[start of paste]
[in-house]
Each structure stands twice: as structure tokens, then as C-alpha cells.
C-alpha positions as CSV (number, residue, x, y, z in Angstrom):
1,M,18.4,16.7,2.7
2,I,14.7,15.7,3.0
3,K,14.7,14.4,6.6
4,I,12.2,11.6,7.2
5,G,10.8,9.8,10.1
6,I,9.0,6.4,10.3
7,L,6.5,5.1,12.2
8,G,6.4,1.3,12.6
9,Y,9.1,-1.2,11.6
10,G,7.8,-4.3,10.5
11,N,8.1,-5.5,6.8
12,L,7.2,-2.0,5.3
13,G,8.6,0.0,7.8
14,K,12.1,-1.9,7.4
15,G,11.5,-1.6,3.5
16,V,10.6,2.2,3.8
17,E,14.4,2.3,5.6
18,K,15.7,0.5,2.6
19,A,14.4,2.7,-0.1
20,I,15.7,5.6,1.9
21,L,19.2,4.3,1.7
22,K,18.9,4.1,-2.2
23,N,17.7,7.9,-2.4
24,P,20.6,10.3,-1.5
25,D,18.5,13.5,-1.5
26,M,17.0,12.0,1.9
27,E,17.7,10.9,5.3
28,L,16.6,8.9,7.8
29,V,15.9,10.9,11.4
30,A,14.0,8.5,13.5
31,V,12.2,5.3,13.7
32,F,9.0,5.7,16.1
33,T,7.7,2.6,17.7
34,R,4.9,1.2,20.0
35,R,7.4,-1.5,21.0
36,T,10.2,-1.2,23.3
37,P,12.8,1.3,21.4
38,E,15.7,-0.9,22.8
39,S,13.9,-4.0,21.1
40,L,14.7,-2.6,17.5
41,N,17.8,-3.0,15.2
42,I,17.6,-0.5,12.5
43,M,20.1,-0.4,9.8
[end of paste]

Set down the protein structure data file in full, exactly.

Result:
[in-house]
Each structure stands twice: as structure tokens, then as C-alpha cells.
C-alpha positions as CSV (number, residue, x, y, z in Angstrom):
1,M,18.4,16.7,2.7
2,I,14.7,15.7,3.0
3,K,14.7,14.4,6.6
4,I,12.2,11.6,7.2
5,G,10.8,9.8,10.1
6,I,9.0,6.4,10.3
7,L,6.5,5.1,12.2
8,G,6.4,1.3,12.6
9,Y,9.1,-1.2,11.6
10,G,7.8,-4.3,10.5
11,N,8.1,-5.5,6.8
12,L,7.2,-2.0,5.3
13,G,8.6,0.0,7.8
14,K,12.1,-1.9,7.4
15,G,11.5,-1.6,3.5
16,V,10.6,2.2,3.8
17,E,14.4,2.3,5.6
18,K,15.7,0.5,2.6
19,A,14.4,2.7,-0.1
20,I,15.7,5.6,1.9
21,L,19.2,4.3,1.7
22,K,18.9,4.1,-2.2
23,N,17.7,7.9,-2.4
24,P,20.6,10.3,-1.5
25,D,18.5,13.5,-1.5
26,M,17.0,12.0,1.9
27,E,17.7,10.9,5.3
28,L,16.6,8.9,7.8
29,V,15.9,10.9,11.4
30,A,14.0,8.5,13.5
31,V,12.2,5.3,13.7
32,F,9.0,5.7,16.1
33,T,7.7,2.6,17.7
34,R,4.9,1.2,20.0
35,R,7.4,-1.5,21.0
36,T,10.2,-1.2,23.3
37,P,12.8,1.3,21.4
38,E,15.7,-0.9,22.8
39,S,13.9,-4.0,21.1
40,L,14.7,-2.6,17.5
41,N,17.8,-3.0,15.2
42,I,17.6,-0.5,12.5
43,M,20.1,-0.4,9.8